An example of the Bohun Swan found on a misericord - a hinged seat in a choir stall - in the Church of St Laurence, Shropshire, England. This one is missing a primary feature: a gold collar and chain around its neck. The collar is often in the shape of a crown.

That being said, apparently Godfrey of Bouillon - despite having no legitimate progeny - had many noble descendants... and, all of them used the swan in their heraldry. The insignia even has a name: the Bohun Swan, so-named for the medieval family de Bohun. It was adopted by the British House of Lancaster in the 14th century after the marriage of Mary de Bohun to the future King Henry. The plaque (inset left) features the arms of Arms of Peter Courtenay, Bishop of Exeter and Bishop of Winchester.

But, Royal references to the swan do not end there. As it so happens, there are royal swans in the UK, belonging to the royal family, and a very old custom related to them: Swan Upping. It's a ceremony designed to conserve the mute swans on the River Thames. The swans are caught and a census is taken. (Inset right is Queen Elizabeth and a cygnet.) Those caught by the Queen's "uppers" are ringed and belong to the Crown. The others are shared between the Vintners' and Dyers' Companies, who were granted rights of ownership by the Crown in the 15th century. And, here's a bit if trivia found on the Vintners' page:

"Swans were a prized source of meat in the Tudor age and their quills were also used for writing. Quills from geese were much more commonly used, cheaper, and preferred by many people who found a swan's quill too stiff to write with easily. However, a swan's quill was said to last as long as 50 goose quills, and Queen Elizabeth I preferred to write with a swan's quill."

Believe it or not, there was also a Swan King: Ludwig II of Bavaria, 1845-1886. Whether his ancestry included a de Bouillon/de Bohun connection, I can't say, but, I'm guessing he identified with the Swan Knight judging by the image inset left. In any case, his was a sad story, as Ludwig was just about everything a "head of state" wasn't: introverted, reclusive, and more inclined to devote his time and energy to creative pursuits. He also had homosexual tendencies which, while not persecuted in Bavaria, made it more unlikely he'd produce the desired heir to the throne. His hero - composer Richard Wagner of Lohengrin fame (whom Ludwig patronized) - said of him:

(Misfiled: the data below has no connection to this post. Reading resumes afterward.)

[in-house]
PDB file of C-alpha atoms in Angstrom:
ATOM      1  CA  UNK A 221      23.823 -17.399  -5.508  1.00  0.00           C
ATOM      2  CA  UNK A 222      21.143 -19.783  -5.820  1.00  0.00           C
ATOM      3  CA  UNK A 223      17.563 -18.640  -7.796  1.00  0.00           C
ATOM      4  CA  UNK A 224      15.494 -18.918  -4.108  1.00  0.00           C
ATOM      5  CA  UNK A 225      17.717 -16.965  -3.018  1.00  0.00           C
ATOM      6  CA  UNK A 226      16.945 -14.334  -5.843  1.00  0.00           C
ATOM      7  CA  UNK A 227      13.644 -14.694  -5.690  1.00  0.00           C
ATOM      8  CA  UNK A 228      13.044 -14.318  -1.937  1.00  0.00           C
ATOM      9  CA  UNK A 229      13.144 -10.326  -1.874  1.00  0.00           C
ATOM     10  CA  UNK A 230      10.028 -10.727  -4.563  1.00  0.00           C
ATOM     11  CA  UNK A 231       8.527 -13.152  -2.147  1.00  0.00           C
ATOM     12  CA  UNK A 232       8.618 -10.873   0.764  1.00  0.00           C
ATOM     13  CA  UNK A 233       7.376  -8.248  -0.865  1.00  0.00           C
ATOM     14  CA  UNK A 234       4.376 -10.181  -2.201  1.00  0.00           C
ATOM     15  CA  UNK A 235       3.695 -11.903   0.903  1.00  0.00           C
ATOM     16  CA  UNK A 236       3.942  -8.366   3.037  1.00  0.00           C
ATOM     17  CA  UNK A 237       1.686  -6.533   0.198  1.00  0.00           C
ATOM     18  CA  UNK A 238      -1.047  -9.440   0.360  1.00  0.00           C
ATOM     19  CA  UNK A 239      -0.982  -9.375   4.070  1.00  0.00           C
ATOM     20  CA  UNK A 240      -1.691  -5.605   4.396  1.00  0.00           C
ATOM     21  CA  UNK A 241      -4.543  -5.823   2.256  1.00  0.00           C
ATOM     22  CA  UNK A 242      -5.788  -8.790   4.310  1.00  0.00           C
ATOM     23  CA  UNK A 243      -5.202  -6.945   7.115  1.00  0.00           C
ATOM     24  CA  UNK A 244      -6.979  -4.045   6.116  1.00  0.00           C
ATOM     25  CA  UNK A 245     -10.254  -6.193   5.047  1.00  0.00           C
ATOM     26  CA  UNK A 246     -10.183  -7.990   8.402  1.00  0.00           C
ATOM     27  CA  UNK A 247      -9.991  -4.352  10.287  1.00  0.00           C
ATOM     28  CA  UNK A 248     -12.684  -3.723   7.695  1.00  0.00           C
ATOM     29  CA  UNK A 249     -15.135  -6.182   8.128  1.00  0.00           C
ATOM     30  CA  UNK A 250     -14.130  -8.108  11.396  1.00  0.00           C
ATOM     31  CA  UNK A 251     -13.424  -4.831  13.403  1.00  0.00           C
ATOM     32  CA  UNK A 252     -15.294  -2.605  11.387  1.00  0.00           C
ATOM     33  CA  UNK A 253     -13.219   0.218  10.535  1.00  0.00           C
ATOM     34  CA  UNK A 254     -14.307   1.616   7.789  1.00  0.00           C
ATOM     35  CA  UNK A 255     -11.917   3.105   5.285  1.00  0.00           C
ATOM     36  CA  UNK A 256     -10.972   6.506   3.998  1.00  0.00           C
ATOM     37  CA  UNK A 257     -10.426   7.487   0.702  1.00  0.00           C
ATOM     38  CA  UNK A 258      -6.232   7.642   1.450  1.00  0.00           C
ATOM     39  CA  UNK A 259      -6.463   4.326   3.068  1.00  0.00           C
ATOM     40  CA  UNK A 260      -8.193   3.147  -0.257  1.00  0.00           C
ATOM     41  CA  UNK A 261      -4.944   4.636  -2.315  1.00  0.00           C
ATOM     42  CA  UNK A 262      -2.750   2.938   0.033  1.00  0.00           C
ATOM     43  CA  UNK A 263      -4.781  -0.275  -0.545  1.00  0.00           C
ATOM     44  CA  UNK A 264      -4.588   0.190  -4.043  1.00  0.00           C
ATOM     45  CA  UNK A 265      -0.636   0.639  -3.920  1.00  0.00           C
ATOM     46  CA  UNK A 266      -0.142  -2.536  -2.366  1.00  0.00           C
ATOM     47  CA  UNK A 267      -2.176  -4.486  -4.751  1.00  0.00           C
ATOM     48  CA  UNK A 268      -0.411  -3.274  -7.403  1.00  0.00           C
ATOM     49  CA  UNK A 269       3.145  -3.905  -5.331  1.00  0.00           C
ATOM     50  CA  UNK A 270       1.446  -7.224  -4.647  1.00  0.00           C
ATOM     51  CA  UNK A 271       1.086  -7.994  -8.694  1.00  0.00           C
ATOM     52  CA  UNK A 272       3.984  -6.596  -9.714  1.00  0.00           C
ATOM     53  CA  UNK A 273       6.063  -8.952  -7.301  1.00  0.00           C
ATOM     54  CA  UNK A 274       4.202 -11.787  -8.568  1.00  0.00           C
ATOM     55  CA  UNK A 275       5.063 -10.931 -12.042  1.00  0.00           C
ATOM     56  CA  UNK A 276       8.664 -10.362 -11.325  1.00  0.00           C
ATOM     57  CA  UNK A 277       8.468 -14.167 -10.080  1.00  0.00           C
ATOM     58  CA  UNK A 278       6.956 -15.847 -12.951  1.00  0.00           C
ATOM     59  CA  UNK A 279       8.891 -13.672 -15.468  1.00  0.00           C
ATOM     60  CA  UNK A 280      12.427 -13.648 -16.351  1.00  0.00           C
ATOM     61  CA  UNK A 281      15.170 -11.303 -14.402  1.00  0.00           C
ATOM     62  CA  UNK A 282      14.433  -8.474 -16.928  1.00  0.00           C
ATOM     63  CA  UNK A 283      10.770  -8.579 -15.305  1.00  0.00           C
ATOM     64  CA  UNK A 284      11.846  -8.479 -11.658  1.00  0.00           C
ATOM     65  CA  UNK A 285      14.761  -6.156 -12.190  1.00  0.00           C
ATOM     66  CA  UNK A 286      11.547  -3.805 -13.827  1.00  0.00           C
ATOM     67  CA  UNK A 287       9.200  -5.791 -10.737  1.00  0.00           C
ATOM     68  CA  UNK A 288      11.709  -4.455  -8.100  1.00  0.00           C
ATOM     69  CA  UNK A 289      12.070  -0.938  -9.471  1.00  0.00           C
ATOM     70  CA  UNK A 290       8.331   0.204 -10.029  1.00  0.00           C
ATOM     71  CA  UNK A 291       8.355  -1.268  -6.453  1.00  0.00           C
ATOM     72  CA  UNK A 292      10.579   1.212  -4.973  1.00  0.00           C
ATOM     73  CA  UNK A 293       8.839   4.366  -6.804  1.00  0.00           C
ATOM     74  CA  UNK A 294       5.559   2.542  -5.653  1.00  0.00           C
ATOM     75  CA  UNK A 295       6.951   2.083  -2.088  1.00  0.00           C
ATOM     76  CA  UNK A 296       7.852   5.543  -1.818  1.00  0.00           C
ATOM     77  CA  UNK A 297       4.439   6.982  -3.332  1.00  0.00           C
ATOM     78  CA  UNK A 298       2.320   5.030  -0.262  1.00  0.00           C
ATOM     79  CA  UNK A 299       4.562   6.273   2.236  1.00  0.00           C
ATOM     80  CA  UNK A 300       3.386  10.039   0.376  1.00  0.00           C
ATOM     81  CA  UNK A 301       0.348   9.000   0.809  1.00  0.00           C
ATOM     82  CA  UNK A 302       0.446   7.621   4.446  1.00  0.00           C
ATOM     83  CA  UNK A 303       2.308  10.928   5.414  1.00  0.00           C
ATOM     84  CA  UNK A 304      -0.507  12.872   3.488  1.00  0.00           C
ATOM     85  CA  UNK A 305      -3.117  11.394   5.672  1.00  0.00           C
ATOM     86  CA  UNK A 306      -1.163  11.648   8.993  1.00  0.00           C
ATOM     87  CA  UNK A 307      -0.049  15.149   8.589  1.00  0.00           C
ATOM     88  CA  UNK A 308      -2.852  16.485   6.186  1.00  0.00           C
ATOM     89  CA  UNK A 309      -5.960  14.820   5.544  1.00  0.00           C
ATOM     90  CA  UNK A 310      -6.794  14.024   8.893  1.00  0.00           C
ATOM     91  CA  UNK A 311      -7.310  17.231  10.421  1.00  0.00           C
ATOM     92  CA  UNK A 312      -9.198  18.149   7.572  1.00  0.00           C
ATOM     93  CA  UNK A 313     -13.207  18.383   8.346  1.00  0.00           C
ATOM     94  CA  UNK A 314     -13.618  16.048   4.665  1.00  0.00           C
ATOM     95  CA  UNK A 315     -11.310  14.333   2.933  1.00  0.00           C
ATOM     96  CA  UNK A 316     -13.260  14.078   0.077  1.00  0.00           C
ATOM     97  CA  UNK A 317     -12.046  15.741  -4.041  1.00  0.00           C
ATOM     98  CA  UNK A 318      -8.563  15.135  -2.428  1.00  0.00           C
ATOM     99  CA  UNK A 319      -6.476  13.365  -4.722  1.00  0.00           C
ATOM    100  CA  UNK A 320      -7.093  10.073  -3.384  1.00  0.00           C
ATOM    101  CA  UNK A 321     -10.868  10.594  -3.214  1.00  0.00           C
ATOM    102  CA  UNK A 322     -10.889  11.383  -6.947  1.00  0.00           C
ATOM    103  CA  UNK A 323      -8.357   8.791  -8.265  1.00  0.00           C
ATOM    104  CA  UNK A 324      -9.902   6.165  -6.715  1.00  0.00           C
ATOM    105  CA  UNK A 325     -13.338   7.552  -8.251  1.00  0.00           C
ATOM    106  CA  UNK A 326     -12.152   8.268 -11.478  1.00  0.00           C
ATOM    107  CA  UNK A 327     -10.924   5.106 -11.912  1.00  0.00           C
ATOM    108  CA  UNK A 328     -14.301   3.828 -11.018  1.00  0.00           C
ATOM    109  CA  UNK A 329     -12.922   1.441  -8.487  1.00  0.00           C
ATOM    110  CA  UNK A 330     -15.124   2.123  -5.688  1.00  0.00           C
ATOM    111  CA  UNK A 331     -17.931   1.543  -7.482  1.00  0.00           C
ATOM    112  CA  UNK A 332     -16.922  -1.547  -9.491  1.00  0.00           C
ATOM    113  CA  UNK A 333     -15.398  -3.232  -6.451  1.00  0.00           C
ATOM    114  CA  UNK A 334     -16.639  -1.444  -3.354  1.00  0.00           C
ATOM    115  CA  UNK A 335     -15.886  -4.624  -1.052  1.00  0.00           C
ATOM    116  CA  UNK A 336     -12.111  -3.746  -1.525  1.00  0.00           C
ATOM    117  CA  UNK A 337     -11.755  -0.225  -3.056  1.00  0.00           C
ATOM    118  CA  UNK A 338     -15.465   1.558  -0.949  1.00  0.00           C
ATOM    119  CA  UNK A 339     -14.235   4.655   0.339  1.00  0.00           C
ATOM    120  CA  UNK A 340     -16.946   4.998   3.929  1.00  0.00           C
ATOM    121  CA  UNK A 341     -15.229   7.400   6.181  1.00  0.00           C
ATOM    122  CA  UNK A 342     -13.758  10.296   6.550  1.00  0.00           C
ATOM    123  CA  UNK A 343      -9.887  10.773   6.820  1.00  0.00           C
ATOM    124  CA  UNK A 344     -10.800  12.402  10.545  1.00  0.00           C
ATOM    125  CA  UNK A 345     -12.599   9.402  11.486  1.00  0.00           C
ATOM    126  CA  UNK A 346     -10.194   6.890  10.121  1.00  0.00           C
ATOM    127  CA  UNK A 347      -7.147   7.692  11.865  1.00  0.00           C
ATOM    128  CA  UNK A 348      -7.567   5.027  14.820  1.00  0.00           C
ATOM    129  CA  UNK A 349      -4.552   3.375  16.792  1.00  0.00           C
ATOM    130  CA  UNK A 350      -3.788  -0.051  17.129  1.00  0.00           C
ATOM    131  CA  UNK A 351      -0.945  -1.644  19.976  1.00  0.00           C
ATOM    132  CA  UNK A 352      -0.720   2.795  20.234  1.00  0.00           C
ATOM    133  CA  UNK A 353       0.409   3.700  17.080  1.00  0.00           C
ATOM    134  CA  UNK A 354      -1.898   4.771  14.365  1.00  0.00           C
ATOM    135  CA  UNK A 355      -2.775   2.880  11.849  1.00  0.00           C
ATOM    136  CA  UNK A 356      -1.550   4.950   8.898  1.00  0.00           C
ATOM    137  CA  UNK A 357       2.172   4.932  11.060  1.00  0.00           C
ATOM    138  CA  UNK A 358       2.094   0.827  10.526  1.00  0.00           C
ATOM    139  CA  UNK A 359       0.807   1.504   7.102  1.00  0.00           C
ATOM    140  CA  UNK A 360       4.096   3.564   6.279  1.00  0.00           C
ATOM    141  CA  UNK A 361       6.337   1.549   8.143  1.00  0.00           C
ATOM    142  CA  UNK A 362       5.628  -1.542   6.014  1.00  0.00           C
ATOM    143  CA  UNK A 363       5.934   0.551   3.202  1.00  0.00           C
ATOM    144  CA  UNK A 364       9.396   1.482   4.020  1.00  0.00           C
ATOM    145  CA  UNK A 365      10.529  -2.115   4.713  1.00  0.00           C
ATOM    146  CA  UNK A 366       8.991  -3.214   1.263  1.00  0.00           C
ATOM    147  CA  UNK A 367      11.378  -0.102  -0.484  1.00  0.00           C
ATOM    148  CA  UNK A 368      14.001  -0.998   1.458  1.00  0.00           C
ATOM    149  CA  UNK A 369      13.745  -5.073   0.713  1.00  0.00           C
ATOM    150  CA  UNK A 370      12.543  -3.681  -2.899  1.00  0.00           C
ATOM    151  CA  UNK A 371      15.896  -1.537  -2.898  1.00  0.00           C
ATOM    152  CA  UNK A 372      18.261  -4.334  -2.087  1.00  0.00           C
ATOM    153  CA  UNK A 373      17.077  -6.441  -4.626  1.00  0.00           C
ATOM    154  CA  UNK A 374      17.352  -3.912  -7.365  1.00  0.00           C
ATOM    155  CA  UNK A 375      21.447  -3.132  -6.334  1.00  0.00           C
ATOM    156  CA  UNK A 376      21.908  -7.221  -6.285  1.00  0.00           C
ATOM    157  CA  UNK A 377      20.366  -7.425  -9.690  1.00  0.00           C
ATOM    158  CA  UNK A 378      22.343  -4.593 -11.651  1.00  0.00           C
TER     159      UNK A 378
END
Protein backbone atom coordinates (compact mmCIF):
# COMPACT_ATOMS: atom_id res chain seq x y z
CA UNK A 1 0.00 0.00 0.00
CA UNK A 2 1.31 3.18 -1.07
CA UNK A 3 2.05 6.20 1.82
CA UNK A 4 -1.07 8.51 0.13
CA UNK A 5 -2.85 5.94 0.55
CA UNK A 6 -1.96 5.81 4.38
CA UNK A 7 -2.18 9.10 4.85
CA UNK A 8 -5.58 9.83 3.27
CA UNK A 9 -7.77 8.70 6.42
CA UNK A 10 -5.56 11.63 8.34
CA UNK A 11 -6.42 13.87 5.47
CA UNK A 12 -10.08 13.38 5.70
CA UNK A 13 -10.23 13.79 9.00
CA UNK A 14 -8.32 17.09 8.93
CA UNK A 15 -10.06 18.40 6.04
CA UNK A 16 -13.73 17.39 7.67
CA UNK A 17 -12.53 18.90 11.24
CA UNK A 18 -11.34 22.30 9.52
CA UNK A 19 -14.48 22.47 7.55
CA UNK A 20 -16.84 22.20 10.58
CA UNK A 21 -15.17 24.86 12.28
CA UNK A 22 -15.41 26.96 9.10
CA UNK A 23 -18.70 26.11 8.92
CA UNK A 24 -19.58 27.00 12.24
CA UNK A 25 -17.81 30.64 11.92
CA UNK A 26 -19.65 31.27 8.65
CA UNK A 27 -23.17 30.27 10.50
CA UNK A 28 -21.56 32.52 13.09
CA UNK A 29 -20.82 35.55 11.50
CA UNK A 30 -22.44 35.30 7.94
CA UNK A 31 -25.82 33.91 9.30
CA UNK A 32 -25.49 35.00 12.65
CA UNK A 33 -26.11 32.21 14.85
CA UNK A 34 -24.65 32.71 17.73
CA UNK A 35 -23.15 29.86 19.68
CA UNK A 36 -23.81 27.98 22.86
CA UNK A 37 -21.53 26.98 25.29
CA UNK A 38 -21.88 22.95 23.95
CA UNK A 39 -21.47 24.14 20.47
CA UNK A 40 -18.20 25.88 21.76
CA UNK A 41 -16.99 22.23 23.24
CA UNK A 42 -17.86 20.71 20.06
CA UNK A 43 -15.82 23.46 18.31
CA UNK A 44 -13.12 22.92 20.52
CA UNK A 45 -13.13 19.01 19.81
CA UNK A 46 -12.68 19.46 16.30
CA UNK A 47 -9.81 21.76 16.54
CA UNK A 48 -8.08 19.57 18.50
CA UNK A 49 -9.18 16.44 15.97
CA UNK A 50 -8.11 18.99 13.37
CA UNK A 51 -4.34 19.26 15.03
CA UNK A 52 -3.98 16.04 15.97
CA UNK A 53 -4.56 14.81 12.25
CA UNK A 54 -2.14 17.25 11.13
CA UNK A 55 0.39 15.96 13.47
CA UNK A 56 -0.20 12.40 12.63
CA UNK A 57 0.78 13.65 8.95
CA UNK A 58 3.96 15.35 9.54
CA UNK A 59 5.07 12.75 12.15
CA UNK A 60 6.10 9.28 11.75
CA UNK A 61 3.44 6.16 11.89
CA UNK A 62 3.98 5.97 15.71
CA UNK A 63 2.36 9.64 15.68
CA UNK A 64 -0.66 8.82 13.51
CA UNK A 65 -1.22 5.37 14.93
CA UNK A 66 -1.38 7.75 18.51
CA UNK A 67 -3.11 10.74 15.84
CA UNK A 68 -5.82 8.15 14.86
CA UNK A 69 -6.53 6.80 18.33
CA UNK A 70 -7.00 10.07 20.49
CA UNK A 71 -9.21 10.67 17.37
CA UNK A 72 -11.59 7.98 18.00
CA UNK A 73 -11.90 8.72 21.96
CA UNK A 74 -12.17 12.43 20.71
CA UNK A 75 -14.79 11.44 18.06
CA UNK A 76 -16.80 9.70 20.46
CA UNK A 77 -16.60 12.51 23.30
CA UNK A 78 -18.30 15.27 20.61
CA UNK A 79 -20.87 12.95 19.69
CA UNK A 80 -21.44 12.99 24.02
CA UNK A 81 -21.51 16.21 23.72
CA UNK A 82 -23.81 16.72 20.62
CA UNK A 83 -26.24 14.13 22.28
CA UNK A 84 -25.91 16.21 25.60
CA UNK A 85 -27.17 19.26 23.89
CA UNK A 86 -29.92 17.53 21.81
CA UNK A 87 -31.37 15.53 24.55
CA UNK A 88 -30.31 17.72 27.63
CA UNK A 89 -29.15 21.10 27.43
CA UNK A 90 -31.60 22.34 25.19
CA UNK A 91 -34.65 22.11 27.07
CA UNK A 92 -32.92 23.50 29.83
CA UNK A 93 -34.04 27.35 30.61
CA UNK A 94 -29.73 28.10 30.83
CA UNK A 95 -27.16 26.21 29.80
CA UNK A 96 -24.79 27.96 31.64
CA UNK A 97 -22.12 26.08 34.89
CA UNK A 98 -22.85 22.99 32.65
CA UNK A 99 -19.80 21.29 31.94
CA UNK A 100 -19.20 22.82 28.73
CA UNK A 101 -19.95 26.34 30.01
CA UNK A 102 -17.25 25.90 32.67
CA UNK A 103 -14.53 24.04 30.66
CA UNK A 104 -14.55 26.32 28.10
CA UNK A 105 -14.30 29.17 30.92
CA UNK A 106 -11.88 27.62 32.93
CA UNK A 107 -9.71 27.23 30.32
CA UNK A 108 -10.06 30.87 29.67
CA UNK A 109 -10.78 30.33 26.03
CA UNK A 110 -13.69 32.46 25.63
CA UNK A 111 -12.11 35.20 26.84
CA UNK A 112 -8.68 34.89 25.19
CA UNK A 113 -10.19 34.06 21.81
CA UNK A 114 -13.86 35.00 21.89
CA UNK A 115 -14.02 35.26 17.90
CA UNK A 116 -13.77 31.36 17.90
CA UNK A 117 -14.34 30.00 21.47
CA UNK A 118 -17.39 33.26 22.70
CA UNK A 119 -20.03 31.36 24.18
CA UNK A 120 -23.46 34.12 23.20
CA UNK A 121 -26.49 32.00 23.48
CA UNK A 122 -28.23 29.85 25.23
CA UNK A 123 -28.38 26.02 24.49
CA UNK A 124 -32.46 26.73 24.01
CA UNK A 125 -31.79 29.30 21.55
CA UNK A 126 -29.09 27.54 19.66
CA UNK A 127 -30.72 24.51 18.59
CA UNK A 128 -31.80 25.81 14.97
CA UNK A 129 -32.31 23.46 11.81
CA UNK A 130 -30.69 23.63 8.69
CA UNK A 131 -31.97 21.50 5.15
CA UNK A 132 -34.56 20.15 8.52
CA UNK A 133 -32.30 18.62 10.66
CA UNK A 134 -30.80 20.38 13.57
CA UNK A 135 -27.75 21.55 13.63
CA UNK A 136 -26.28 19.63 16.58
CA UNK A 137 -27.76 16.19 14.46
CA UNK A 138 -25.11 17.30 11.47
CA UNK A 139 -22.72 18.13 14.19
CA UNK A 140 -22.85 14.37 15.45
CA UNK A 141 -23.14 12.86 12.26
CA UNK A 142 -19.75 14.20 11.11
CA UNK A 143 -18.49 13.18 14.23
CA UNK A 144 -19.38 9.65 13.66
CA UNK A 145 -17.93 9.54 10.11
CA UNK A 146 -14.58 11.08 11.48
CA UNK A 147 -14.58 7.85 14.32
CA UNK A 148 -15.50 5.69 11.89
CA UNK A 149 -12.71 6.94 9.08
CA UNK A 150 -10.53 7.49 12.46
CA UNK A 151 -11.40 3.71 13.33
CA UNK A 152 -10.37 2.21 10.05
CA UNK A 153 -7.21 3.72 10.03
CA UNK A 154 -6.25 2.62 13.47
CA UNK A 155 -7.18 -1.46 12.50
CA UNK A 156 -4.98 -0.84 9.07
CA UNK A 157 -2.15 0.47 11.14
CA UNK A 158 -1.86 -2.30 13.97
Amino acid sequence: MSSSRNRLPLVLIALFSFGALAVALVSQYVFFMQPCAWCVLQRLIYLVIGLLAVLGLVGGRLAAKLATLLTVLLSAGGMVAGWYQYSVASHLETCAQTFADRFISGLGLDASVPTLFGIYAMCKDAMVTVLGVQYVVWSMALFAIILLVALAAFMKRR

"Alas, he is so handsome and wise, soulful and lovely, that I fear that his life must melt away in this vulgar world like a fleeting dream of the gods."

And, this turned out to be mostly true. The Swan King was (erroneously) declared mad and possibly murdered... but, not before he had created one of the most beautiful, iconic castles in the world: Schloss Neuschwanstein (New Swanstone Castle).

Lastly - conspiracy theorists take note - there exists today The Order of the Noble Companions of the Swan®, which is "an International Order of Christian Chivalry and Knighthood dedicated to perpetuating the memory and exemplary life of Godfrey de Bouillon, Duke of Lower Lorraine, legendary Knight of the Swan, principal leader of the First Crusade to the Holy Land and Advocate of the Holy Sepulchre in Jerusalem. The Order continues the customs, traditions, duties and responsibilities embodied in the ancient and honored Code of Chivalry and their perpetuation and promulgation in the modern world through personal example and education of the general public.
The Order is represented by its membership throughout the world with Knights, Dames and Clergy resident in Argentina, Australia, Austria, Belgium, Brazil, Canada, England, Finland, France, Germany, Hong Kong, India, Italy, Lithuania, Malta, Morocco, Portugal, Puerto Rico, Scotland, South Africa, Spain, Switzerland, Syria, Togo, the United States of America and Venezuela."